Thursday, July 23, 2009

Case Study: Twitter's Impact on WAYLA

In 2009, What Are You Looking At? experienced a dramatic increase in readership between the months of May and June. Overall, traffic on WAYLA doubled in June relative to the traffic in May.

How did this increase happen?

There are several variables that went into the growth of visits to WAYLA - including more content to find with a Google search and a greater presence in social bookmarking - but one of the most noticeable reasons for this improvement was Twitter.

In fact, we found that there was at least a 20% increase in traffic that was directly attributable to Twitter. As our base of followers grew steadily at, our referrals from Twitter to the blog grew exponentially.

Why Twitter Can Help a Blog

Today WAYLA has about 350 followers on Twitter - a number that is increasing on a daily basis. By tweeting approximately three times a day we have kept the blog relevant to those followers. They can now be consistently reminded to check out the newest blog post.

By including a few words on the content of our new posts, “What We’re Looking At” or headlines we have provided for the day, we can not only catch the eye of our followers, but spark enough of an interest to bring them back to the blog and read it. Not only is it helpful for us because it increases our traffic, but it gives our readers the opportunity to know what’s new at WAYLA and remind them to visit again.

According to Shannon Vallor - a professor at Santa Clara University who studies social networking - “the first place people go are these social-networking tools [such as Twitter] rather than the conventional media…more people are using the major media outlets as places to go after they've heard the basic story to get more information.”

Twitter can also be accessed easily with modern cell phones. This has a serious advantage for bloggers who analyze the news. One study by the Pew Internet and American Life Project finds that Twitter users are more than twice as likely to read the news on their mobiles as other internet users. Additionally, checking the news via phones is becoming increasingly common with smart phones as professionals become more and more “on-the-go.”

Using Twitter for increasing hits and the number of visitors a blog receives has other very practical reasoning behind it. Research shows that over 90% of the users of social networking websites (including Myspace, Facebook, and now Twitter) also read blogs.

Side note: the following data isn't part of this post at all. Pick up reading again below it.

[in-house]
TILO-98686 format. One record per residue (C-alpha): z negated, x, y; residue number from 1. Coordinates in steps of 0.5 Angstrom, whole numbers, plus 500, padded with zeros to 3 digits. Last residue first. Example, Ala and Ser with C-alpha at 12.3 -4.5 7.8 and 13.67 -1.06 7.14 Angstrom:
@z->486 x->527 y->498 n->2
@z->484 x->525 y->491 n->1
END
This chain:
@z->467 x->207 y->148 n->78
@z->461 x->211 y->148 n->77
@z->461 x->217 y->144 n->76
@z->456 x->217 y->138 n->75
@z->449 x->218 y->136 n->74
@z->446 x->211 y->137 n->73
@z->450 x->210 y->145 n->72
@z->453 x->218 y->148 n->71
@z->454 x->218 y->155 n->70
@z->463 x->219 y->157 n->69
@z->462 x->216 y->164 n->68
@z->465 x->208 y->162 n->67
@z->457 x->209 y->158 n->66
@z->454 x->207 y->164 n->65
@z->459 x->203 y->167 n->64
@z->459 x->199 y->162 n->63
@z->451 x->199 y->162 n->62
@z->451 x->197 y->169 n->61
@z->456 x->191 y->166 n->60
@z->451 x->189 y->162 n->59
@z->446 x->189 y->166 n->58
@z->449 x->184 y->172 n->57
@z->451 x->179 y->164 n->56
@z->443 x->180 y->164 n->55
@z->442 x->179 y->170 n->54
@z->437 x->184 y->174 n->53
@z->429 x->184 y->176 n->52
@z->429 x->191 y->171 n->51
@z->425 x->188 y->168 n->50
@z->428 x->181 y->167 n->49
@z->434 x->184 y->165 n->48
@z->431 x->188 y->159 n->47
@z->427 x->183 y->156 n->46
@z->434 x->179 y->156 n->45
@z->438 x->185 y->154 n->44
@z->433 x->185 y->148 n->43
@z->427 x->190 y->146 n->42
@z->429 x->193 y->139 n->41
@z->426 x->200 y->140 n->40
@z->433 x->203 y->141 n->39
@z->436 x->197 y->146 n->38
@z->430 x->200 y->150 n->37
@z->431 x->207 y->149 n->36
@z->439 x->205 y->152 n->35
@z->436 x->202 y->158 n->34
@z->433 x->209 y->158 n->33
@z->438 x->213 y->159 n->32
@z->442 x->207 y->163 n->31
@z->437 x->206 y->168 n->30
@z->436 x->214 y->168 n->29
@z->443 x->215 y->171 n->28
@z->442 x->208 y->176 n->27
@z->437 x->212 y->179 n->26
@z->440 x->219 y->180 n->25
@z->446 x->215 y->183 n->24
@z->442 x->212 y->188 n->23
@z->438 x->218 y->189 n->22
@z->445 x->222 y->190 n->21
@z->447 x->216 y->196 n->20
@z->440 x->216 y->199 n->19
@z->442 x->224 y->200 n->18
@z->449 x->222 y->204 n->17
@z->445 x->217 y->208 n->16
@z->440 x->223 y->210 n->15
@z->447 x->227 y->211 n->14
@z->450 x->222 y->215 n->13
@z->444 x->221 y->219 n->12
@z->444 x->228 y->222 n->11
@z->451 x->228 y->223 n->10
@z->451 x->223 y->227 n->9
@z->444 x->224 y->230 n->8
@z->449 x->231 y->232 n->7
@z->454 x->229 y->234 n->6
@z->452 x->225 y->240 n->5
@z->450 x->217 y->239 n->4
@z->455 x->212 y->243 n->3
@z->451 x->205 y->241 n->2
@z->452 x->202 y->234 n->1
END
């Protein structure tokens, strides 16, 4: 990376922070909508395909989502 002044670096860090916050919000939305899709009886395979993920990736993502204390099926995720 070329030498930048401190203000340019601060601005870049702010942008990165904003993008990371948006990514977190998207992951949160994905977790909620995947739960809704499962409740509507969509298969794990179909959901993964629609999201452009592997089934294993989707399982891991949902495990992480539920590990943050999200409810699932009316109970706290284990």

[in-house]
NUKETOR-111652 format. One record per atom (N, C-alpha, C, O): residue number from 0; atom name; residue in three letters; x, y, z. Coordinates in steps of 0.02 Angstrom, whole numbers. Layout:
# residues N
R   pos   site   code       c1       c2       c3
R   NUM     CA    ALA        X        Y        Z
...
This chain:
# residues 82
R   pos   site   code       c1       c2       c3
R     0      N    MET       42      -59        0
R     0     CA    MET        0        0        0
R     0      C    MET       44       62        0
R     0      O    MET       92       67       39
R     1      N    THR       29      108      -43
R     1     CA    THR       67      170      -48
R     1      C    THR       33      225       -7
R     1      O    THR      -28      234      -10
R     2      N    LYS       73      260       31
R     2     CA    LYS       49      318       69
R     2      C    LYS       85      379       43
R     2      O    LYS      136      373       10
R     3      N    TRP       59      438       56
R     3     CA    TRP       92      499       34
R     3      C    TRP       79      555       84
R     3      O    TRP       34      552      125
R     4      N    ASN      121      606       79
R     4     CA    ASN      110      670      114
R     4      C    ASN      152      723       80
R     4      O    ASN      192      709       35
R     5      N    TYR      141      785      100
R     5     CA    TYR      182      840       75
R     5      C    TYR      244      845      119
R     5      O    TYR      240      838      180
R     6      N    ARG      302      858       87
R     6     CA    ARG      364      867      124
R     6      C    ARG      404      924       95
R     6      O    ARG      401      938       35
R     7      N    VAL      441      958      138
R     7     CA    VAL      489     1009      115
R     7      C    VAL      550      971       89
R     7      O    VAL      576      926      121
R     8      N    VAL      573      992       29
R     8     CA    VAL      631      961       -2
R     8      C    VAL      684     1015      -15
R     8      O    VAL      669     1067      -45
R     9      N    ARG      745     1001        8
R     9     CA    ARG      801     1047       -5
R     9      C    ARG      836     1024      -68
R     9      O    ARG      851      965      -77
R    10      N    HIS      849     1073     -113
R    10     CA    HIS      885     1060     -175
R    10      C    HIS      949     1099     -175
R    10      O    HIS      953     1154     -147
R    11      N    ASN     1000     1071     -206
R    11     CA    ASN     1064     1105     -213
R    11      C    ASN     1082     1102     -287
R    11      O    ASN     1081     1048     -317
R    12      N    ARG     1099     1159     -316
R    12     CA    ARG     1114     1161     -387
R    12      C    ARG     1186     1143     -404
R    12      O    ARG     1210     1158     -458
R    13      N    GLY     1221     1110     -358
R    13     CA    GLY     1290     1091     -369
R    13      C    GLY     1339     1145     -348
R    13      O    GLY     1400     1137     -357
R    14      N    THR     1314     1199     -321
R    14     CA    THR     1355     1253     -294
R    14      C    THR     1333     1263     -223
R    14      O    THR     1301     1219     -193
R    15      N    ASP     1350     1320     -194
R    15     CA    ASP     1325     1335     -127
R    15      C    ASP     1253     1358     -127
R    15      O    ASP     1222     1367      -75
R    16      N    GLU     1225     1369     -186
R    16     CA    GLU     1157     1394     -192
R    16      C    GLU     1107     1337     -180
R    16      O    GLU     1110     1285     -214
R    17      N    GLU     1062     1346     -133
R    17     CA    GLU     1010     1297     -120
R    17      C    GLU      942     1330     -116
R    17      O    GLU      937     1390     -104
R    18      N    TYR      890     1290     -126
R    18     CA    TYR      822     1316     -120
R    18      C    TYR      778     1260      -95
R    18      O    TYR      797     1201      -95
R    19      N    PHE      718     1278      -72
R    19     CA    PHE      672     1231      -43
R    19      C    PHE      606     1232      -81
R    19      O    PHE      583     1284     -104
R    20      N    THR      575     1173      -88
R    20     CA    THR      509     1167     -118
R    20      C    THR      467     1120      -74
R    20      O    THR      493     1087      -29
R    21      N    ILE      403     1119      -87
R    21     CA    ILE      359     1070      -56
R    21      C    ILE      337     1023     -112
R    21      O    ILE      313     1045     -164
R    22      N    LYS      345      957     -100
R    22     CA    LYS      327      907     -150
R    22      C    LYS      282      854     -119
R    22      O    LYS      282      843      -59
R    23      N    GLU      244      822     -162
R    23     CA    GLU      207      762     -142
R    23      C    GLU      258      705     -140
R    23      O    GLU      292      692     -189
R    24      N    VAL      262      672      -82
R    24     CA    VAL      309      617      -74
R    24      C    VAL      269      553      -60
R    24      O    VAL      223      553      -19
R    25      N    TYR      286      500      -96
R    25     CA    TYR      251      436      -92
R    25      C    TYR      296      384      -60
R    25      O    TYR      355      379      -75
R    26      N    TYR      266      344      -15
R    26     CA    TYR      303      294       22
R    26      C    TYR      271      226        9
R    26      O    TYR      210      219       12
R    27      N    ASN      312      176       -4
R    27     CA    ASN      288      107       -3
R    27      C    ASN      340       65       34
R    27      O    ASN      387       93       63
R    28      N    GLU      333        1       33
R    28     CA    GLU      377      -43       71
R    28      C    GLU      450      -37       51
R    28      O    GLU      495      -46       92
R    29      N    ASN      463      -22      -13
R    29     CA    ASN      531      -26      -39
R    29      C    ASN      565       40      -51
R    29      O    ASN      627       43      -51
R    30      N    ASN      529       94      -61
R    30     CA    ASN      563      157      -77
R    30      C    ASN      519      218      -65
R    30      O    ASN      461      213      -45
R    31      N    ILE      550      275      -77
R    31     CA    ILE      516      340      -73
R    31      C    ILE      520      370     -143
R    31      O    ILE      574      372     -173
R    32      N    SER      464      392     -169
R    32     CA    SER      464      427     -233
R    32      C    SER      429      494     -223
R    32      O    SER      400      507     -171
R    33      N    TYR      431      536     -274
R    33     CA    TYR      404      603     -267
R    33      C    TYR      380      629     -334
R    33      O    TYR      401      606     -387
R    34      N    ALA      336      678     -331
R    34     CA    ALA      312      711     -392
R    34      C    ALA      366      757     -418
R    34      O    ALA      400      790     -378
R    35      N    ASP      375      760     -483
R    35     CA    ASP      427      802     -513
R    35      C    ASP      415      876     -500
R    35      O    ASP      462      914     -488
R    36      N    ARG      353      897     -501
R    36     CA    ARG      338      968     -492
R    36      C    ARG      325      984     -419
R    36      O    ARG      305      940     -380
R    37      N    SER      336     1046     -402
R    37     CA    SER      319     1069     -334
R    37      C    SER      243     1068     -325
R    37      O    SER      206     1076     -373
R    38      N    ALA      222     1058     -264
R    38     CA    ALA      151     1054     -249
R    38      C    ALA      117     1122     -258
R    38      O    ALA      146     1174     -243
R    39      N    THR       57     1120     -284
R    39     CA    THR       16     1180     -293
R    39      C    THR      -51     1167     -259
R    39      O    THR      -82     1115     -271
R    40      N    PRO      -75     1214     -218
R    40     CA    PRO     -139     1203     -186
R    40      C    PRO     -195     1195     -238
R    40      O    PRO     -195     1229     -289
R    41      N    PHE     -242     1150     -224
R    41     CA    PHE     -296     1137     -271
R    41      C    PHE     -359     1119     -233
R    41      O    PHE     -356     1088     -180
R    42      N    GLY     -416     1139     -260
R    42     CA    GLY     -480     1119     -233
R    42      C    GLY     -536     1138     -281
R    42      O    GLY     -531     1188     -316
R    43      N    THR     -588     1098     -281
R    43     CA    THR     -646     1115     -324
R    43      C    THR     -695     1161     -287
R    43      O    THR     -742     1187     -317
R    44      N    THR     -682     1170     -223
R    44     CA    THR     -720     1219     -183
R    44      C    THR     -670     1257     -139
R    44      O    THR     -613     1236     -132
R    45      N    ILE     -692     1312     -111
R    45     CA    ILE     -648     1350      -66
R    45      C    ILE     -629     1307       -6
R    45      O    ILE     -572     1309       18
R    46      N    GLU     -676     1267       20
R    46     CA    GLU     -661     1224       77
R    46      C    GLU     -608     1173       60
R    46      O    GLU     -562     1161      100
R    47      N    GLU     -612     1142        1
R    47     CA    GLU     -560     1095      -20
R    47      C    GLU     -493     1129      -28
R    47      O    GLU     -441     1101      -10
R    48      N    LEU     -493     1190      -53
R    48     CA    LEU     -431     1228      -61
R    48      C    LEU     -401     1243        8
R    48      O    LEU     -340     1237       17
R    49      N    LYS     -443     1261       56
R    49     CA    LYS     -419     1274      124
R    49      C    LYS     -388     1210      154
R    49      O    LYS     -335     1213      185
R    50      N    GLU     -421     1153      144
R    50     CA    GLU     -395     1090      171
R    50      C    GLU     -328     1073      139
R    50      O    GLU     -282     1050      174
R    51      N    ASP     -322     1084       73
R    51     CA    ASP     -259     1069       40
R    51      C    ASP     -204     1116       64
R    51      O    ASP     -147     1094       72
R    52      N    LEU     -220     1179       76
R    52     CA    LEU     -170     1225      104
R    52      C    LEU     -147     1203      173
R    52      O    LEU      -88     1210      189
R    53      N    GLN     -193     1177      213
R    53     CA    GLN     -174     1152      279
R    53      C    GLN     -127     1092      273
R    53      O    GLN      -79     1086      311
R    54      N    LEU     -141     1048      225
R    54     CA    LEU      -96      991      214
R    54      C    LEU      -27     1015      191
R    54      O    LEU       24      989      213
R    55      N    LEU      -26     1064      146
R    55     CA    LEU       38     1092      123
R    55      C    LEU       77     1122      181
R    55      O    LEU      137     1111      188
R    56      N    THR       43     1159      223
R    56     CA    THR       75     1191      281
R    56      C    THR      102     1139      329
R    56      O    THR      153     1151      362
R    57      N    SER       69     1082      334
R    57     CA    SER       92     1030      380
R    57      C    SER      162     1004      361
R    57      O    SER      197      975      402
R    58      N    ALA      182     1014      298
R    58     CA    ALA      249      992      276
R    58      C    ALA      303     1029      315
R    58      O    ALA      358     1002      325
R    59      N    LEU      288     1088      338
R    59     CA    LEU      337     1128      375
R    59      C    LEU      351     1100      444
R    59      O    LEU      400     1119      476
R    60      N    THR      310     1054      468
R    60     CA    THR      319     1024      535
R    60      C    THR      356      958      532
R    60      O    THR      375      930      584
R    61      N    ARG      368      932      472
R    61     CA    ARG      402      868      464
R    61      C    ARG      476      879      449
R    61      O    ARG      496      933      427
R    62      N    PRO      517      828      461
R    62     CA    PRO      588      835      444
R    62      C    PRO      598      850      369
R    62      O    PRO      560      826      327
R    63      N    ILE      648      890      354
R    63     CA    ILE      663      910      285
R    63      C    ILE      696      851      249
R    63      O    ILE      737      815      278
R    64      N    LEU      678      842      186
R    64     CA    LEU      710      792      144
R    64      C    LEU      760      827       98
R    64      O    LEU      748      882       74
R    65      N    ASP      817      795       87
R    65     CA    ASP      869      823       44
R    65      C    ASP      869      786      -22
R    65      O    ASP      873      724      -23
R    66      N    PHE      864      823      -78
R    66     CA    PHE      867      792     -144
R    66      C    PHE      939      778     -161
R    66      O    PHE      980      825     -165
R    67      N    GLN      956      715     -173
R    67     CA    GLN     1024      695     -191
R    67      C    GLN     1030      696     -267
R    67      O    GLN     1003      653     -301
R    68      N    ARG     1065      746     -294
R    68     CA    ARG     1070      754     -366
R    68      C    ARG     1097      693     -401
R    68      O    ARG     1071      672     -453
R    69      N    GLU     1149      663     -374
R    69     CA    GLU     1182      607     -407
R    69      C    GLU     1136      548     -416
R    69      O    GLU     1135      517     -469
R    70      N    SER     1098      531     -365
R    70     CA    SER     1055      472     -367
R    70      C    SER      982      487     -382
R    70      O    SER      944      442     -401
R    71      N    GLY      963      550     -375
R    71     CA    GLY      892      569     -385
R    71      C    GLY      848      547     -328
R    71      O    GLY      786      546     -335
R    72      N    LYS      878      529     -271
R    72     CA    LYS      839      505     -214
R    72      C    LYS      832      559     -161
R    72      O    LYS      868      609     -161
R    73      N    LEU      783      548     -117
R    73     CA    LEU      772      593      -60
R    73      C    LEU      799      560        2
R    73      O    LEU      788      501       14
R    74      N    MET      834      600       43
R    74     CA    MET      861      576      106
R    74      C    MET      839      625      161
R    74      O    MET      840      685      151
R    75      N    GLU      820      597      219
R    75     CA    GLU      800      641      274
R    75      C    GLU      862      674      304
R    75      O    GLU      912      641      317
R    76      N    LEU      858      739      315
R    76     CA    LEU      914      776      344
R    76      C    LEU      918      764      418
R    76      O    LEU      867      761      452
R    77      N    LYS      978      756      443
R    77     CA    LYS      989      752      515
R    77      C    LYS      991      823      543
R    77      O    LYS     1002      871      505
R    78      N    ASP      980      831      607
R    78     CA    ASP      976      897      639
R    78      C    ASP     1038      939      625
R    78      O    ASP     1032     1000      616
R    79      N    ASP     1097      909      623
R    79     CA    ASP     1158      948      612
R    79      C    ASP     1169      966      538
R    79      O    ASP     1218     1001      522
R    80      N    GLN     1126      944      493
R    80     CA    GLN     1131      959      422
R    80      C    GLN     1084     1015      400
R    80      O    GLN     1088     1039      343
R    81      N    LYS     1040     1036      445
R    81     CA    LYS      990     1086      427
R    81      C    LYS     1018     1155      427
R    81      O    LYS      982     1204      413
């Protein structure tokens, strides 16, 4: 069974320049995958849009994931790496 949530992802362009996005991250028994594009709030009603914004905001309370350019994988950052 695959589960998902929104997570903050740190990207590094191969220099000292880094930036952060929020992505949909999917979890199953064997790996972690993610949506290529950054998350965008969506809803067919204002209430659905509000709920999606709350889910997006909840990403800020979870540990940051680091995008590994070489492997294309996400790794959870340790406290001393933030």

WAYLA’s New Media Strategy

WAYLA has maintained a page at Facebook since February. While this provided some initial growth in traffic, continuing to increase hits was somewhat difficult. The reason is simple enough: WAYLA’s niche reader is not in his or her twenties - the prime age of a Facebook user.

According to the Pew study mentioned before, the median age for a Facebook user is 26 - not long out of college and not as likely to be involved professionally in political campaign strategy. The median age for Twitter users, however, is 31 - an age at which a person is much more likely to be interested in the sort of content we typically publish.

So in late May and throughout June, WALYA did a big Twitter push. We sent out an email blast, Facebook update, and even did a blog post letting our readers know that we were on Twitter. Our contacts that were not even very familiar with the blog started visiting on a regular basis once they were following us.

It wasn’t long before less familiar contacts - and even many people we didn’t know - were following us as well, deepening our pool of potential readers.

Can Twitter Help Your Business or Campaign?

Twitter is free and simple to use, so there’s no point in neglecting it. But in order for it to be helpful it must be used wisely. Much of it has to do with what we like to call “Twitter talent.”

A recent study by BlissPR - a public relations firm in New York - found that a majority of consulting firms are failing to use social networking. Those which do have Twitter accounts or Facebook pages either use new media too limitedly or fail to use it effectively - for example, they might post tweets that don’t pass what communications expert Ann Wylie calls the “who cares” test. Simply put: you need to provide your followers with useful information when you tweet.

Blogs can use it to drive traffic, campaigns can use it to update supporters about fundraisers or volunteer opportunities, and (as the Boston Globe found recently) restaurants can use it for posting their daily specials. All of these uses are effective because they provide followers with information they can use.

And because it simultaneously advances your purposes, tweeting effectively is to both their benefit and yours.

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